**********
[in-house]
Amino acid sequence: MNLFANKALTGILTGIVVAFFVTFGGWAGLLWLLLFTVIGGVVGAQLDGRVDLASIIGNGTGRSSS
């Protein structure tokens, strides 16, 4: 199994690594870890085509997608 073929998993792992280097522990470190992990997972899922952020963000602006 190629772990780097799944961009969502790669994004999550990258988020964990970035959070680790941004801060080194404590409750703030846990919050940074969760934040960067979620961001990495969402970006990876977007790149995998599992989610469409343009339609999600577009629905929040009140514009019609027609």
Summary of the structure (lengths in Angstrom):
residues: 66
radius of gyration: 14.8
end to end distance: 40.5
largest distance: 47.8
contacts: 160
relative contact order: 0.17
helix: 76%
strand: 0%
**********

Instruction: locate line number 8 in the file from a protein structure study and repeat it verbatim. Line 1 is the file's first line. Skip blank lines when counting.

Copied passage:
largest distance: 47.8